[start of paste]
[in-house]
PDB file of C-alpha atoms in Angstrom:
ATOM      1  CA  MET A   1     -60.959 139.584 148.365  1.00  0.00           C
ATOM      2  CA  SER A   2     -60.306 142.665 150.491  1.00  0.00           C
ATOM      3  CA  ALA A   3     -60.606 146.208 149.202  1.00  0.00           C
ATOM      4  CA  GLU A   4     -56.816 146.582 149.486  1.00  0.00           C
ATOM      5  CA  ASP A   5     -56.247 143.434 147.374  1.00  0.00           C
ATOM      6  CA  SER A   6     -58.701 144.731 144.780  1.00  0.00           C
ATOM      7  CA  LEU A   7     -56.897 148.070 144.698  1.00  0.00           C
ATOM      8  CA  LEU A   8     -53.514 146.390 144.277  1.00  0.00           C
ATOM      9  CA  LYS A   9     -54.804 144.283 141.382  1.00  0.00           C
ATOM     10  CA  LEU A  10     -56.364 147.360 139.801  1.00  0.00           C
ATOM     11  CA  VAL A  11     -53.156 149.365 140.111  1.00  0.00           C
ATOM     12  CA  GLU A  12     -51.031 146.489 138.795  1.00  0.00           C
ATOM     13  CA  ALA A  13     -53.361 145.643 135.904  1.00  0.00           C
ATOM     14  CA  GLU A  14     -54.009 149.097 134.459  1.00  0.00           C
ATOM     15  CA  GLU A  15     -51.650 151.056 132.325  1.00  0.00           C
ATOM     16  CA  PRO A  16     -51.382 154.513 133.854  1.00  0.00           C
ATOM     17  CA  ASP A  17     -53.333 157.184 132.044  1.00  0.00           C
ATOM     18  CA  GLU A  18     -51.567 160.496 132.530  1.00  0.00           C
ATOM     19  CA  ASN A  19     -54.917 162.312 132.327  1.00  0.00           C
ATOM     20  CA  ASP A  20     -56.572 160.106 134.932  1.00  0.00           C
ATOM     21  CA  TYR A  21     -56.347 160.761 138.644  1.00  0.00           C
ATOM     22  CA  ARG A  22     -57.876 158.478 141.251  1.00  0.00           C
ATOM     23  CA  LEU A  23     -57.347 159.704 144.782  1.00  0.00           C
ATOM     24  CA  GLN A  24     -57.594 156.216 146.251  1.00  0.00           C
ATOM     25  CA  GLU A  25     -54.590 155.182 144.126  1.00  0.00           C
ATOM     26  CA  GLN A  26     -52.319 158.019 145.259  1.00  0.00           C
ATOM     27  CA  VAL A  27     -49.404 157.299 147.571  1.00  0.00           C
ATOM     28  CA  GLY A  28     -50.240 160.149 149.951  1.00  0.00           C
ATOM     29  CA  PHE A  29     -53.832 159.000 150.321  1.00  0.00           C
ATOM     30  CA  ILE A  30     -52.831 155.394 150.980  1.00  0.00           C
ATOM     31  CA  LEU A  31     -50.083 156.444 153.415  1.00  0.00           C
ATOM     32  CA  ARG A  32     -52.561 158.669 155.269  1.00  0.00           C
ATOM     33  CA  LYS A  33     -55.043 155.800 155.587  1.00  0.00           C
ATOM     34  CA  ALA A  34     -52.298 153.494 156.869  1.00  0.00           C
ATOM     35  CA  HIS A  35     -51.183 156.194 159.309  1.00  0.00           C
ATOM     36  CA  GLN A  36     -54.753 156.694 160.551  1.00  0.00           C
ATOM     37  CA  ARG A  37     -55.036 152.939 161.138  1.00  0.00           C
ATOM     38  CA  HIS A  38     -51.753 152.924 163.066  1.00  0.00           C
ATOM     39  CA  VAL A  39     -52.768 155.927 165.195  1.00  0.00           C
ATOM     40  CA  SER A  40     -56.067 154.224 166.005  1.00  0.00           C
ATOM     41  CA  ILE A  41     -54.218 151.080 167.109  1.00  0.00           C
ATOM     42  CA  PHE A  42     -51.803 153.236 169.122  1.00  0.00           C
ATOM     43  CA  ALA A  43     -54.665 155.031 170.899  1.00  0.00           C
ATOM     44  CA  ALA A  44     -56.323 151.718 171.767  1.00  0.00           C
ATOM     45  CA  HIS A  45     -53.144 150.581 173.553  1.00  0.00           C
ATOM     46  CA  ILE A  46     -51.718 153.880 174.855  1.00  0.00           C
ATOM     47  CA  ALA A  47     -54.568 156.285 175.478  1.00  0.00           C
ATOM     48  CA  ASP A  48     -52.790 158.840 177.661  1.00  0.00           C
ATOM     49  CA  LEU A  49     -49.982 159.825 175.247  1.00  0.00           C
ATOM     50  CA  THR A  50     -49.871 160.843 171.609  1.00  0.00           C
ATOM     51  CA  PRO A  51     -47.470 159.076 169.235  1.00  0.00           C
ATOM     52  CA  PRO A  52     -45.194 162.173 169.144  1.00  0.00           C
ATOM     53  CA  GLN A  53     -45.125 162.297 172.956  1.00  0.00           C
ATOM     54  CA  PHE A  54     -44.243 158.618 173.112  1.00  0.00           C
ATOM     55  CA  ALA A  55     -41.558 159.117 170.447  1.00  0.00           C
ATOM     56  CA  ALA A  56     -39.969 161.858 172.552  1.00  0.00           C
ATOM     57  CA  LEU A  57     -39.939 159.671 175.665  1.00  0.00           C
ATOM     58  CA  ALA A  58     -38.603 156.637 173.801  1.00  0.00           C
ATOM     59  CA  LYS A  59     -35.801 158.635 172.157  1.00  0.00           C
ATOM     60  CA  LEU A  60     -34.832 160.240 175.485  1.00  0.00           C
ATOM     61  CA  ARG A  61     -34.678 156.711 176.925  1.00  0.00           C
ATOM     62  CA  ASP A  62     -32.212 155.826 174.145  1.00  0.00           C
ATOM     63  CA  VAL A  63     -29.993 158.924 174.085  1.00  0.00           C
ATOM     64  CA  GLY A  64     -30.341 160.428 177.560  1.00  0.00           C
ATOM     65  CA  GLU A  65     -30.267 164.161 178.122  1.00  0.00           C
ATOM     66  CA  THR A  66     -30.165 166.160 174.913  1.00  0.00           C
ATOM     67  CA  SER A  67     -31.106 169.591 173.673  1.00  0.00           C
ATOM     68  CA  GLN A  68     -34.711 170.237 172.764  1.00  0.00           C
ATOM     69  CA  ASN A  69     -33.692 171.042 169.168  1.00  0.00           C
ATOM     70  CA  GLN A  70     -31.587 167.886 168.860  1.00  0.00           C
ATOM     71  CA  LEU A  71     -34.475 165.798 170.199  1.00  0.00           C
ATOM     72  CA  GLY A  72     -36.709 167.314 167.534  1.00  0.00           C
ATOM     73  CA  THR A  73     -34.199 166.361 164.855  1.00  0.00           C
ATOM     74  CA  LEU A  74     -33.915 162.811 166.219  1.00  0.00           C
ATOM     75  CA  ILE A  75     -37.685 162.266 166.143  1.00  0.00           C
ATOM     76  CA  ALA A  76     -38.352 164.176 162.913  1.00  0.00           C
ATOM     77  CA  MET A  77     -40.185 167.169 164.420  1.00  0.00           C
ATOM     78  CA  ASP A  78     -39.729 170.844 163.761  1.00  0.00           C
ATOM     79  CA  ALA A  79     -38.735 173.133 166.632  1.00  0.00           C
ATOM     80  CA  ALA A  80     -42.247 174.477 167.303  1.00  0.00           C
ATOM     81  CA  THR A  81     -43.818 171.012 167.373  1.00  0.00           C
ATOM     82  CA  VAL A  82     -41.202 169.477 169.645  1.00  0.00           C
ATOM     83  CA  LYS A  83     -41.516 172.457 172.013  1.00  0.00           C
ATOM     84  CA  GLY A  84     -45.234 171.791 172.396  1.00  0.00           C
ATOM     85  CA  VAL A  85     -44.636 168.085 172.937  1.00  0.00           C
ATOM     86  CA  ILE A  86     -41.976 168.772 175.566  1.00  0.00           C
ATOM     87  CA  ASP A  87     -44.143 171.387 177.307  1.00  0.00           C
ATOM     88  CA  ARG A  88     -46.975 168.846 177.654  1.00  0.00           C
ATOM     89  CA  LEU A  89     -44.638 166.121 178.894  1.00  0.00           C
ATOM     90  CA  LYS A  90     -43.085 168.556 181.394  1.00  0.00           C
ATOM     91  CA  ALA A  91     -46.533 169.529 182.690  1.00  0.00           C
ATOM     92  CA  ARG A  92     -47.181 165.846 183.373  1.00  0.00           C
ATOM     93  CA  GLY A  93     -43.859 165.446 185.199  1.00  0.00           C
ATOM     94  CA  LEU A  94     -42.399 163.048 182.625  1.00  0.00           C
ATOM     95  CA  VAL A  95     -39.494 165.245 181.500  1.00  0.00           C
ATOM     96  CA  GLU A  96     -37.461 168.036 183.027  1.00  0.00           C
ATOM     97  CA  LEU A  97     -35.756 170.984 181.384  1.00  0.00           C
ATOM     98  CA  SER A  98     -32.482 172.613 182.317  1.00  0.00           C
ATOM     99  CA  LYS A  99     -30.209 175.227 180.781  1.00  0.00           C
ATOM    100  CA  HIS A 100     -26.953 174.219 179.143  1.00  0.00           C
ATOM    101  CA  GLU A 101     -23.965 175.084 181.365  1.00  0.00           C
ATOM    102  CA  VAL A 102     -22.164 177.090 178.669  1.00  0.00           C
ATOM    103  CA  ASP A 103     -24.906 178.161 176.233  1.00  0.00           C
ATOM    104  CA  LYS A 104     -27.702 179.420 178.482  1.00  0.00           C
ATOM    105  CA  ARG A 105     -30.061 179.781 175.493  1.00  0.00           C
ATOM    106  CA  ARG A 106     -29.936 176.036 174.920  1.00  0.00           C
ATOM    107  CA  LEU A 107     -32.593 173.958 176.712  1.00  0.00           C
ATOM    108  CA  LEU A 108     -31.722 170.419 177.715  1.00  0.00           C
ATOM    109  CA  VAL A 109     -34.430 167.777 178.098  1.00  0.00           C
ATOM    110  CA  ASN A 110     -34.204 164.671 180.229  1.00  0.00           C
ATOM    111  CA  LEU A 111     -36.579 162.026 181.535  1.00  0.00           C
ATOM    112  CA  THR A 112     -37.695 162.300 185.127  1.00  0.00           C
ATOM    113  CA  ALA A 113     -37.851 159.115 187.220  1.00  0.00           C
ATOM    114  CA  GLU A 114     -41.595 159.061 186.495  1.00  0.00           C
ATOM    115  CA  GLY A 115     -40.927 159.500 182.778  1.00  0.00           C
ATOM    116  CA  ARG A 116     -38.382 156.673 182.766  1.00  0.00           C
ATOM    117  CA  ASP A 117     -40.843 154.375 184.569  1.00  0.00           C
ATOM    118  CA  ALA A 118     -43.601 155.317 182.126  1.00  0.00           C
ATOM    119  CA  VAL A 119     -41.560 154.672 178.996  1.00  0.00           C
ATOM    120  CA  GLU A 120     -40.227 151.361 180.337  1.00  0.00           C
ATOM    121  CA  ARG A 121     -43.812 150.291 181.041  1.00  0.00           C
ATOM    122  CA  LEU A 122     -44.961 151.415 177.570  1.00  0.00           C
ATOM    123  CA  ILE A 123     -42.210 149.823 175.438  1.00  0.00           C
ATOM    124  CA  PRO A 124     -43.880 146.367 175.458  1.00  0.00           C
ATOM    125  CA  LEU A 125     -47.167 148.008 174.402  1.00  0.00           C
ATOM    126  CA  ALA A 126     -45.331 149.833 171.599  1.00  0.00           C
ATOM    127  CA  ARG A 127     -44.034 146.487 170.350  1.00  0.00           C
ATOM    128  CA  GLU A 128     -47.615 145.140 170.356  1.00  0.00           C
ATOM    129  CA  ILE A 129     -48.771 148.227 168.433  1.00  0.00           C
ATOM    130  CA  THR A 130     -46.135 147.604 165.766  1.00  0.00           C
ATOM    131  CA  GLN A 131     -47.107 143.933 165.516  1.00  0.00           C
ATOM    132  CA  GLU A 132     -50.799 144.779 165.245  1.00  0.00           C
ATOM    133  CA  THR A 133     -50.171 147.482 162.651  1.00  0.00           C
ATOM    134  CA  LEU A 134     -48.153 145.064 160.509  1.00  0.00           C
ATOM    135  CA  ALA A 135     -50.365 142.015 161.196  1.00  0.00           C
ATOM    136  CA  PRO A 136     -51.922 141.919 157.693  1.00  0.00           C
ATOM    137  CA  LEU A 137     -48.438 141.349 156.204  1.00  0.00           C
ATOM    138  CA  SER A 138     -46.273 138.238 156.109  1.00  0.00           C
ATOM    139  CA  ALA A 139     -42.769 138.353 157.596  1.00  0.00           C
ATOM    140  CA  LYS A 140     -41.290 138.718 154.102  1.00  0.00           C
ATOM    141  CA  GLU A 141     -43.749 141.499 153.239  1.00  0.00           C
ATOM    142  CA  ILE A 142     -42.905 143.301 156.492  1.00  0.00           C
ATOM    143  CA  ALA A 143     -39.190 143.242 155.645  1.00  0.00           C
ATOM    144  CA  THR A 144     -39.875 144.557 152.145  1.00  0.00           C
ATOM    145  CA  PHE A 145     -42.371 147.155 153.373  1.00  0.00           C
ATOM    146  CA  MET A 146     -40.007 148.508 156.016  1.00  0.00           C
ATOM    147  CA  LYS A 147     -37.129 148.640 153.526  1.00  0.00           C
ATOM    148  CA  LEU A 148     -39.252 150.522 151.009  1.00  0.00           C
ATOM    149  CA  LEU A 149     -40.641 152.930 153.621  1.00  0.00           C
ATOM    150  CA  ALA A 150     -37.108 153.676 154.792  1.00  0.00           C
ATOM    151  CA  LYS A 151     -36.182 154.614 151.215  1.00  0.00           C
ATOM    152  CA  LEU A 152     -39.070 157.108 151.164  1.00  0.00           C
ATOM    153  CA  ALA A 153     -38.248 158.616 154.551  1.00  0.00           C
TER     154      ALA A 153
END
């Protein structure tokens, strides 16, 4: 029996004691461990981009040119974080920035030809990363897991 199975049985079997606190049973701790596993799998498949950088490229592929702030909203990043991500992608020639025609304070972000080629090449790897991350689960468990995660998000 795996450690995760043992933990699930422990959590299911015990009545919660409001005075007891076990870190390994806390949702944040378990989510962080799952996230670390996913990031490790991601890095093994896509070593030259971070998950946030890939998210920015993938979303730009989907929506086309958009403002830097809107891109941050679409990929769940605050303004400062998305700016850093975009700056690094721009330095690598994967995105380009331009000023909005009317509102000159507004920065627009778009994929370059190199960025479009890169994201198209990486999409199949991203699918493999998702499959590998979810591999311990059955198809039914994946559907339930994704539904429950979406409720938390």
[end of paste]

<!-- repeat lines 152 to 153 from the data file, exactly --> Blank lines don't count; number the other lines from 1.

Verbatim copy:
ATOM    150  CA  ALA A 150     -37.108 153.676 154.792  1.00  0.00           C
ATOM    151  CA  LYS A 151     -36.182 154.614 151.215  1.00  0.00           C